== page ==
Vern Eide GMC’s quest to rezone the parking lot it has been utilizing since acquiring the former Coca-Cola property in 2015 cleared its first hurdle Monday at Planning Commission.

The Planning Commission unanimously approved the local auto dealership's application to rezone the lot -- which is located east of the 219 E. First Ave. Buick, GMC and Chevrolet dealership -- from an R2 Residential District to a Transportation, Warehouse and Commercial (TWC) District. The City Council will now have the final say in approving the rezoning application at the July 15 meeting.

“Somehow over the years, the zoning of the lot changed to an R2 district,” City Planner Neil Putnam said. “This would essentially switch the zoning back to what it originally was.”

The auto dealership’s rezoning application comes on the heels of a May 13 Planning Commission meeting, in which City Attorney Justin Johnson discovered the parking lot was rezoned from a TWC district to an R2 at some point in the past. The revelation of Vern Eide’s zoning shakeup was also one of the businesses with a parking lot located in an R2 residential district, in which Mark Puetz referenced during his proposal to construct a parking lot next to Puetz Corporation’s headquarters on 800 N. Kimball St.

An R2 residential zoning district doesn't allow for a parking lot to be utilized for commercial use like Vern Eide has been over the past several years. That meant Vern Eide was technically utilizing the parking lot against the city’s zoning ordinance code. Therefore, the auto dealership was mandated to apply for rezoning the lot to continue operations on the former Coca-Cola property.

In addition, the Planning Commission included rezoning two lots that are located adjacent to the car lot Vern Eide currently uses for displaying vehicles. The two lots on the east side of the car lot are zoned in a Central Business (CB) district, and Putnam said rezoning the corner lots to a TWC district would make for a more consistent zoning map.

“It makes sense to switch the lots back to make it all a TWC district again,” Putnam said.

Commission member Kevin Genzlinger said the parking lot had no business being in an R2 district, given its past history of being used as a commercial lot.

The Vern Eide office headquarters being located in a TWC or commercial district -- meaning it’s not completely surrounded by residential zoning districts like Puetz Corporation -- is an important factor for the decision to approve the rezoning application, because that excludes the lot's rezone from being considered "spot zoning."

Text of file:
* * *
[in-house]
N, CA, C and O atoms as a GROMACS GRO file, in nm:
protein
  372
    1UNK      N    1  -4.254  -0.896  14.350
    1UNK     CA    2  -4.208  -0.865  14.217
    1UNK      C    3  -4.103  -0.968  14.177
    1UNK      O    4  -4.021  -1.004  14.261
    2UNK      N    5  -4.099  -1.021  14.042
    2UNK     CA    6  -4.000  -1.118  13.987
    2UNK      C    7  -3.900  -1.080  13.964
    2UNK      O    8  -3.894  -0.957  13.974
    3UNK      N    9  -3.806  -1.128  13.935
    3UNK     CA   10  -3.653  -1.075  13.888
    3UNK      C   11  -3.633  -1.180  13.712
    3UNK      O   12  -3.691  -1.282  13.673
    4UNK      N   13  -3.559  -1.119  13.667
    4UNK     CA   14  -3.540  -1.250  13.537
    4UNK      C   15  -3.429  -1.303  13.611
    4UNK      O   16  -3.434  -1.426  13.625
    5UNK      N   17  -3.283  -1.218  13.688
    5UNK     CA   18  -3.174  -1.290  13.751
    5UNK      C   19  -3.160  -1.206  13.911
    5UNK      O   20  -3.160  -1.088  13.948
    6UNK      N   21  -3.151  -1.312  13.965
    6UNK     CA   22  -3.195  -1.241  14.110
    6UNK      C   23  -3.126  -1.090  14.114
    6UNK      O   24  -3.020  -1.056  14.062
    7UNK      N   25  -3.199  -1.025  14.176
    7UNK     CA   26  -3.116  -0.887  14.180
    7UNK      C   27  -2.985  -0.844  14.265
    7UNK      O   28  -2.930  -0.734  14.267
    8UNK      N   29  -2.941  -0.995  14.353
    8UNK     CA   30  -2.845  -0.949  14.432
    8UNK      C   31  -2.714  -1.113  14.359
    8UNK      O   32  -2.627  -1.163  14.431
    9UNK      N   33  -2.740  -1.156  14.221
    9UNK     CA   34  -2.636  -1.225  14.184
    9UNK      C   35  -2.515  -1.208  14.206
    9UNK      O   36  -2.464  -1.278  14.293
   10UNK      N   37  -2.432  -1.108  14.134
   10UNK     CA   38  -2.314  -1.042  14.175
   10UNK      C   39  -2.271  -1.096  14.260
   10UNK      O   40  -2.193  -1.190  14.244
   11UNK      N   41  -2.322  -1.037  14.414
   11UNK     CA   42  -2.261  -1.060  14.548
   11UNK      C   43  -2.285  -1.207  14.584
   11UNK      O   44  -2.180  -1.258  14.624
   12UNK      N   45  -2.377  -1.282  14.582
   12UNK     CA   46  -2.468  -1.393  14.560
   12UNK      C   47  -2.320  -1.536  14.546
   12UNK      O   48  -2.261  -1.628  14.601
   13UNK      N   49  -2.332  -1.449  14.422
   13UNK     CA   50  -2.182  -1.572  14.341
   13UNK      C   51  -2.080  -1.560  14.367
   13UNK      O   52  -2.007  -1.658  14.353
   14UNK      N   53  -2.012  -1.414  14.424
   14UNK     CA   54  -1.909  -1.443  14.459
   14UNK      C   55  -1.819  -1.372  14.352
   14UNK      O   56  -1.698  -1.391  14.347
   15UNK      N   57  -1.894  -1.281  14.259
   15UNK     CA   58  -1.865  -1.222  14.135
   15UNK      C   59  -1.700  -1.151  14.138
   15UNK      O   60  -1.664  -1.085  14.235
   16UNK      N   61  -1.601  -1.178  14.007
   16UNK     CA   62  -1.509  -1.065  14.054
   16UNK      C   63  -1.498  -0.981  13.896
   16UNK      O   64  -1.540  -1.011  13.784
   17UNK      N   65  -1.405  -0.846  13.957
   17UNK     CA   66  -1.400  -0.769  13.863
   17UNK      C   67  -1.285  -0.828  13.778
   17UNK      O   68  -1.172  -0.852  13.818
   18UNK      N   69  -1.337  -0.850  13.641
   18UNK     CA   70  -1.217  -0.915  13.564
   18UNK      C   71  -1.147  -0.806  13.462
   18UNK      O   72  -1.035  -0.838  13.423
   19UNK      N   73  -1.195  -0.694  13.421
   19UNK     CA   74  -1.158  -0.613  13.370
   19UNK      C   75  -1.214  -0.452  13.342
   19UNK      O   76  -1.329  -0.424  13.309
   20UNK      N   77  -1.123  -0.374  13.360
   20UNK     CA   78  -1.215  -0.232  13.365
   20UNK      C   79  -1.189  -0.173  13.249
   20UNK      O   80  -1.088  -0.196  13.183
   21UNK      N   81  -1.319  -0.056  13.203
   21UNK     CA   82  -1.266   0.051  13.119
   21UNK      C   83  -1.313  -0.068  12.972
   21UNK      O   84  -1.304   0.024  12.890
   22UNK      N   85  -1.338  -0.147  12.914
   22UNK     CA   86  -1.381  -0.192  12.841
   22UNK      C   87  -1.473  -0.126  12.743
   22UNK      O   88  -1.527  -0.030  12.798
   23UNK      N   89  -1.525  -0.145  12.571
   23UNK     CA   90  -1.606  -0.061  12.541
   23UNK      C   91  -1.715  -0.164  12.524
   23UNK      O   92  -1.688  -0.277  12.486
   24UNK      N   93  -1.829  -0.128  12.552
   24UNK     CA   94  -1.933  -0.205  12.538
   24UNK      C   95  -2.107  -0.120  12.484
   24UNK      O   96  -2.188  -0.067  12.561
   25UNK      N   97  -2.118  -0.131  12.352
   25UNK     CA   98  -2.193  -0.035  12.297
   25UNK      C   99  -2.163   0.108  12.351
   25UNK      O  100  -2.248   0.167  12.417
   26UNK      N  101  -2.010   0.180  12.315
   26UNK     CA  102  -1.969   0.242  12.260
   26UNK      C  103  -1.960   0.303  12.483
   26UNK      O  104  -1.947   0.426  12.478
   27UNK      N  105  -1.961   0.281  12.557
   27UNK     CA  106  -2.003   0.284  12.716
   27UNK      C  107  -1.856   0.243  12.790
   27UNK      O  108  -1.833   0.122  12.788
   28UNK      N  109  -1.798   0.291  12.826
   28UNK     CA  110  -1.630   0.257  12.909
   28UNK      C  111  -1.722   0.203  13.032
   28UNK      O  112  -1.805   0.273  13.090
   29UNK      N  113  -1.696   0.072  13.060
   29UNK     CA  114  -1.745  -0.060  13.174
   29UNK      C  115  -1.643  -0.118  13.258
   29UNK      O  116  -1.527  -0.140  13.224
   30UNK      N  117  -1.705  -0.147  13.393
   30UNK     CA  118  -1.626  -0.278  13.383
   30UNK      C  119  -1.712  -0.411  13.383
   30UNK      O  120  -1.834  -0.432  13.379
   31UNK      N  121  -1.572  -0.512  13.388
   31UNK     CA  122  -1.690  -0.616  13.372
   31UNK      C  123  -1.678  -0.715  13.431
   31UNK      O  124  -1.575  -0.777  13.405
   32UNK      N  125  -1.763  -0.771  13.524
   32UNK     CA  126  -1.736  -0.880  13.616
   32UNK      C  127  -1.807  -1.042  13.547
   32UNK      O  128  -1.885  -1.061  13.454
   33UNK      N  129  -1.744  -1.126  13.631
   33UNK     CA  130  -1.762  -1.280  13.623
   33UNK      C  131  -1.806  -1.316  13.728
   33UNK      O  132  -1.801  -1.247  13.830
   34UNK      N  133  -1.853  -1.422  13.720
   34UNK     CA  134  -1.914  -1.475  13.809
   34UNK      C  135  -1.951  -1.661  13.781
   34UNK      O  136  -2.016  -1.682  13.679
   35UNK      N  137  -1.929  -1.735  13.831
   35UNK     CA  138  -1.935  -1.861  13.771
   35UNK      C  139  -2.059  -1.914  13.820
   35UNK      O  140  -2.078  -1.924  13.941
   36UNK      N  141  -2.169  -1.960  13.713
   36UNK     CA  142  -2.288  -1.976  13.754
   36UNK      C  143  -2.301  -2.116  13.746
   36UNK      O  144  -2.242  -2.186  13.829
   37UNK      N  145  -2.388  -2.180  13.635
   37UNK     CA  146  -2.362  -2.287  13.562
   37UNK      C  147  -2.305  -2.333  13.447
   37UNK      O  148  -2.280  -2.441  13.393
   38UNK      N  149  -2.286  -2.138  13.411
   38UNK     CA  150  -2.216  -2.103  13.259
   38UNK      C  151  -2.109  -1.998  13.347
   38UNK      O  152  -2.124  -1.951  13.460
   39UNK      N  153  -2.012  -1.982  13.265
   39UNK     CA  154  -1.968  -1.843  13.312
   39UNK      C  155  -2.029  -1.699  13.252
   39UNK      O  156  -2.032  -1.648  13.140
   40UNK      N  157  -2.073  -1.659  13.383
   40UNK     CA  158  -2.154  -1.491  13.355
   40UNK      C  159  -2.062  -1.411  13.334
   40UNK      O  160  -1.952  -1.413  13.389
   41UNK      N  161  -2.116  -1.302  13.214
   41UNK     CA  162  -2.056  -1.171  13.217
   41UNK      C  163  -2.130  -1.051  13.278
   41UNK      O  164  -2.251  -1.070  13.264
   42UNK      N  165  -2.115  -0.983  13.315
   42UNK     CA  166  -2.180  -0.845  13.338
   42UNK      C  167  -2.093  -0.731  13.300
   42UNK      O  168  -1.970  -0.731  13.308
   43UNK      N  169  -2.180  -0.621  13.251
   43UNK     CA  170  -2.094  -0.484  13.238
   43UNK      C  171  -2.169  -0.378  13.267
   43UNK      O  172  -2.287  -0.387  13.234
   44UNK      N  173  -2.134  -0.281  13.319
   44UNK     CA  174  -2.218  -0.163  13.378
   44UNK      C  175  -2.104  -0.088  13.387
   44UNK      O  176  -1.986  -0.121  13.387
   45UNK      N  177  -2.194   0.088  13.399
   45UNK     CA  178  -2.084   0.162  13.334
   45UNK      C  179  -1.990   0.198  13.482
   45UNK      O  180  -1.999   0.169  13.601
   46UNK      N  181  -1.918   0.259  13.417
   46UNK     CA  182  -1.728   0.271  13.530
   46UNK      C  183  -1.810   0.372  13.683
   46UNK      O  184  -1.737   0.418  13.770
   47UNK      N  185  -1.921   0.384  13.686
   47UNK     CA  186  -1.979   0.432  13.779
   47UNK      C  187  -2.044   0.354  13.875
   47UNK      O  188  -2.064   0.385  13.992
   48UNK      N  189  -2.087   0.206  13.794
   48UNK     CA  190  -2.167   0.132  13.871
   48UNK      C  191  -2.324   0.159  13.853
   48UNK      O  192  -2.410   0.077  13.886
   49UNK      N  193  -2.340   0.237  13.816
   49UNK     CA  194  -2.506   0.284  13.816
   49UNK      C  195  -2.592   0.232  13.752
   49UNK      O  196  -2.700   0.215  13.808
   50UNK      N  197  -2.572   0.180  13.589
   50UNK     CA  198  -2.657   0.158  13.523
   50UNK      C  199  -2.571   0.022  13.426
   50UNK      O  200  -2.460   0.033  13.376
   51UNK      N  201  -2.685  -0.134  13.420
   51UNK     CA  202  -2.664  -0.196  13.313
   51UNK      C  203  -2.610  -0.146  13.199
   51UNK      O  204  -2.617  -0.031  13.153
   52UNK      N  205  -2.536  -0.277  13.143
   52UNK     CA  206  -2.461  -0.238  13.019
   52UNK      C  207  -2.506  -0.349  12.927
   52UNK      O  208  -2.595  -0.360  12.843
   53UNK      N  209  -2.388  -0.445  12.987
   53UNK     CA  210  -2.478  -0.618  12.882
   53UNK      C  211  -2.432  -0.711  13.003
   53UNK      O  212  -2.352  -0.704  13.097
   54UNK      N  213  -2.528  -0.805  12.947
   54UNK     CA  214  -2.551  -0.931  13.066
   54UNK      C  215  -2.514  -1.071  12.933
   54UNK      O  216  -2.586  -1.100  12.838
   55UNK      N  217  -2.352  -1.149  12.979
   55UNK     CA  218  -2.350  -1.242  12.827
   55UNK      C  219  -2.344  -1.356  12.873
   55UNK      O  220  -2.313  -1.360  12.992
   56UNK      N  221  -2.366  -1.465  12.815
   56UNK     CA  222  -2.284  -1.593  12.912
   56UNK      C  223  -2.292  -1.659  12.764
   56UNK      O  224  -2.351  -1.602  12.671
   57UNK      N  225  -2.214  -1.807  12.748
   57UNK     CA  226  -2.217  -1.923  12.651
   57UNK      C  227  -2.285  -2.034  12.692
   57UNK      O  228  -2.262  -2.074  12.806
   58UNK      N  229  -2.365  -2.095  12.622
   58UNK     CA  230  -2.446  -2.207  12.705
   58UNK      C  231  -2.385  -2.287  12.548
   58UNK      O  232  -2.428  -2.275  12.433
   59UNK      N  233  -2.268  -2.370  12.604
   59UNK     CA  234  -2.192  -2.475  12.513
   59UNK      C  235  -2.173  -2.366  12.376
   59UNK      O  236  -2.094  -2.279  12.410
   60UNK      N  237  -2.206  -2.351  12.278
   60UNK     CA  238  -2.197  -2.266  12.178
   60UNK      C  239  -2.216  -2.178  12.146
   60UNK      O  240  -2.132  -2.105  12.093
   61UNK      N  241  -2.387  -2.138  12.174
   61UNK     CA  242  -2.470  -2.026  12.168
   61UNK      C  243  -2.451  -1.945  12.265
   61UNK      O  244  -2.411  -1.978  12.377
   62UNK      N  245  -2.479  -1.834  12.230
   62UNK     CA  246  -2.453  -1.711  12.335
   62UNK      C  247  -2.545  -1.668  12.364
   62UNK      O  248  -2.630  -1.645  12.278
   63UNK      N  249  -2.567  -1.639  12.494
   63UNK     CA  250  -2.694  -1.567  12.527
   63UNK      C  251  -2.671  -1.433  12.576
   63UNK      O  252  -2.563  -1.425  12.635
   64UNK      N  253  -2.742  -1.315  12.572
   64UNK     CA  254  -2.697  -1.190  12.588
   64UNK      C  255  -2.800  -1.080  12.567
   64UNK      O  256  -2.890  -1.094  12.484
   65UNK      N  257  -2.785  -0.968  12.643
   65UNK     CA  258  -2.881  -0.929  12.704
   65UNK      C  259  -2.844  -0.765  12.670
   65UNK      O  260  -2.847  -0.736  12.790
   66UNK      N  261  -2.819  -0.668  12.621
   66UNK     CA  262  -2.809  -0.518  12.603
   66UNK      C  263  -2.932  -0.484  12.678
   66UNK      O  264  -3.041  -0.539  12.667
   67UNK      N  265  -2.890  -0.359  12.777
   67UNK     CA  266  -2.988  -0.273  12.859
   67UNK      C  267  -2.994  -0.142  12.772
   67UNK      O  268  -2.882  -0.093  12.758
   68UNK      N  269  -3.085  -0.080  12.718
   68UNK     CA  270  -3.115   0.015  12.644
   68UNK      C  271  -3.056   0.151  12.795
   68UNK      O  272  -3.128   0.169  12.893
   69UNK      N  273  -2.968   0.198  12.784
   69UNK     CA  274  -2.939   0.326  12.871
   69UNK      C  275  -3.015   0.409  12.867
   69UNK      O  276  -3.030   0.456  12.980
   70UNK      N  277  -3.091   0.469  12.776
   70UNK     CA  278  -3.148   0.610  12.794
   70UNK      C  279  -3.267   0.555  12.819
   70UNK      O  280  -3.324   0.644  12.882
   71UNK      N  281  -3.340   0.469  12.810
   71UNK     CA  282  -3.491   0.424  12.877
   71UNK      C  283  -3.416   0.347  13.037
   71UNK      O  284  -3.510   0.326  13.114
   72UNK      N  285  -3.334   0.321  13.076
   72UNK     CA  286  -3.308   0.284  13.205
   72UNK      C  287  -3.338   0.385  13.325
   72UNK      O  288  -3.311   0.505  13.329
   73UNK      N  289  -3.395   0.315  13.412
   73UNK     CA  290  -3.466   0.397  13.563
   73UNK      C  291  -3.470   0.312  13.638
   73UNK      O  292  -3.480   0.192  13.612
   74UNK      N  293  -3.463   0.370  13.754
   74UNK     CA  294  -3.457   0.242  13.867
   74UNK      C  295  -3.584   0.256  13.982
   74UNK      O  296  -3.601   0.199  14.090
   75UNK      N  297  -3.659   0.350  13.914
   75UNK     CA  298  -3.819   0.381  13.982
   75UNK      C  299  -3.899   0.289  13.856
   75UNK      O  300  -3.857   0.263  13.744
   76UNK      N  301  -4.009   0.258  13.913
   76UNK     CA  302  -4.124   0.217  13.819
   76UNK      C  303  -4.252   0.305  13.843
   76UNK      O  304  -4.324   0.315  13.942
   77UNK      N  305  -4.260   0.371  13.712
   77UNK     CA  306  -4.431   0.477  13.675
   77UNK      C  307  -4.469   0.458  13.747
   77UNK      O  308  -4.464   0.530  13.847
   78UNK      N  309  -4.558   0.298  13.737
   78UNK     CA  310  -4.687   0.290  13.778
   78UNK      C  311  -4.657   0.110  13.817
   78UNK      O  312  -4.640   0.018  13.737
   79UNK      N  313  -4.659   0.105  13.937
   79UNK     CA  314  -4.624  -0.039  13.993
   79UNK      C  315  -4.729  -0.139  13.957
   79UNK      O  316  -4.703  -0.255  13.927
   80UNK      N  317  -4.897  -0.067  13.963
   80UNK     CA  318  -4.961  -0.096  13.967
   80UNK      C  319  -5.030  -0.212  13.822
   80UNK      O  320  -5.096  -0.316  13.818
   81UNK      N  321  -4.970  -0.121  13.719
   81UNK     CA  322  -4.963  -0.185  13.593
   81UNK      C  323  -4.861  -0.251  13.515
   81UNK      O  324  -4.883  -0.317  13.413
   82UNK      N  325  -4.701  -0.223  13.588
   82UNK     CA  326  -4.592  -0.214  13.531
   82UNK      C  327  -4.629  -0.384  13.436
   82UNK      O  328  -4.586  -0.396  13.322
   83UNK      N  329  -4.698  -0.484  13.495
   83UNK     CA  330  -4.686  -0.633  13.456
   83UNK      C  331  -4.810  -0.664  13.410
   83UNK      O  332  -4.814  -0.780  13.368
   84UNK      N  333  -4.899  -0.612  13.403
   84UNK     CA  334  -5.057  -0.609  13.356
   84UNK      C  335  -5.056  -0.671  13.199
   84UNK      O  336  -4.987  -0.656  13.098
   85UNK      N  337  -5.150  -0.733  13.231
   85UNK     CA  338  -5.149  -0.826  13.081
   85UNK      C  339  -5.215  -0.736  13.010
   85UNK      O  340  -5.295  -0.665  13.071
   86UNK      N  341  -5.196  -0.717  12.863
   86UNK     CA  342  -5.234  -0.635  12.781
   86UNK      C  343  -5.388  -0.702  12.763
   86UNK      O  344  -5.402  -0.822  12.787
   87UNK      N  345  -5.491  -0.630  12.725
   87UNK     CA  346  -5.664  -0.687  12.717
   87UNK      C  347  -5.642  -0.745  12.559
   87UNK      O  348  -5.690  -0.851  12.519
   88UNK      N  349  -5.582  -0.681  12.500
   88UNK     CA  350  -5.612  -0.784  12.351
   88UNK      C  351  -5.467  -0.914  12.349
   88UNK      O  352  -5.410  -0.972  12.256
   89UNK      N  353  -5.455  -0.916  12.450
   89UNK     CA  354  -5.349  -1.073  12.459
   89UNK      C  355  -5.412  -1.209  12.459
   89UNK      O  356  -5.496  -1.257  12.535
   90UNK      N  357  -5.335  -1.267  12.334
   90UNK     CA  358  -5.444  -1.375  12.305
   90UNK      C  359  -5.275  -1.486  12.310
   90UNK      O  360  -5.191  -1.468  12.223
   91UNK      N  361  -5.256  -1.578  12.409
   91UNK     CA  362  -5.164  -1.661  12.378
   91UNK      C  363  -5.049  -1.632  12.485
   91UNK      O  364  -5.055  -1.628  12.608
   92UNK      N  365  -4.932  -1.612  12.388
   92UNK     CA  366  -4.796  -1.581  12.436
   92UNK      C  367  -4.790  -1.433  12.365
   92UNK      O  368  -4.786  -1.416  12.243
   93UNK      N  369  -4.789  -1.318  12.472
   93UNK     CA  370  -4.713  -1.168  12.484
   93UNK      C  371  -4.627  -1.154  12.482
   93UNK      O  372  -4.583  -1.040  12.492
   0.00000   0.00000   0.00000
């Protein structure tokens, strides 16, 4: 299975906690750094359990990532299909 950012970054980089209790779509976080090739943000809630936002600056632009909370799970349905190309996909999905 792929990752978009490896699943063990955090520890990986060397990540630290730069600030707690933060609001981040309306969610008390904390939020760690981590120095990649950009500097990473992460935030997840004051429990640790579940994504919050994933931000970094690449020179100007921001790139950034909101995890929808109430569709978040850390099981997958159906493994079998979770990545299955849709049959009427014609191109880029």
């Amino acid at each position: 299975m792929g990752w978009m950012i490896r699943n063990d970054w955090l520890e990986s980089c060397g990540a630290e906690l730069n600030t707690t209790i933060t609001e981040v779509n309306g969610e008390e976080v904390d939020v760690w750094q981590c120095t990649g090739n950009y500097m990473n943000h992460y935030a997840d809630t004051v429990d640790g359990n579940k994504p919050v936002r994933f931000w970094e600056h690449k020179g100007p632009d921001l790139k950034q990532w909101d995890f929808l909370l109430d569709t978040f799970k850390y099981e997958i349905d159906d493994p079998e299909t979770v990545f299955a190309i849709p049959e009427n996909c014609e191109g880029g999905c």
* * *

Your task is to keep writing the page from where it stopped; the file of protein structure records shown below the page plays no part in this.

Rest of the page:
In an attempt to discover any similar zoning district changes that may have occurred during past zoning ordinance re-adoptions, Putnam said he’s in the midst of examining updated zoning maps.

“I’m looking at aerial photos of the existing zoning ordinance map and comparing it to previous maps to carefully look into any zoning changes over the years that may have happened,” Putnam said. “And we might at some point look at correcting anything that we feel needs to be corrected.”

Dog training facility receives approval

A dog training facility may soon be welcoming furry friends after the Planning Commission approved the applicant’s conditional use permit.

Michele Hanten, the applicant of the dog training facility, provided the Planning Commission with details of the facility, which will be located at 1104 W. Havens Ave. should the council approve the conditional use permit at the July 15 meeting.

“I train service dogs as well, and I help dogs learn social skills among many other things,” Hanten said. “I will operate the facility similar to a dog day care.”

Hanten said there will be an enclosed fencing area outside of the facility, which is designed to lessen the volume of the dogs barking.

“Everything will be pretty much inside, except for potty breaks,” Hanten said.

John Hegg, the city of Mitchell’s building inspector, supported the dog training facility contingent upon a thorough plumbing inspection and proper protocol for the waste disposal being excreted from the dogs.

“Last I knew, it was state law that says you cannot mix human and pet waste down a sanitary sewer,” Hegg said. “Just to give you a heads up on that, and I need to know how you plan to handle your pet waste.”

In other business, the Planning Commission unanimously approved Jay Larson as the chairman and Doug Molumby as vice chairman.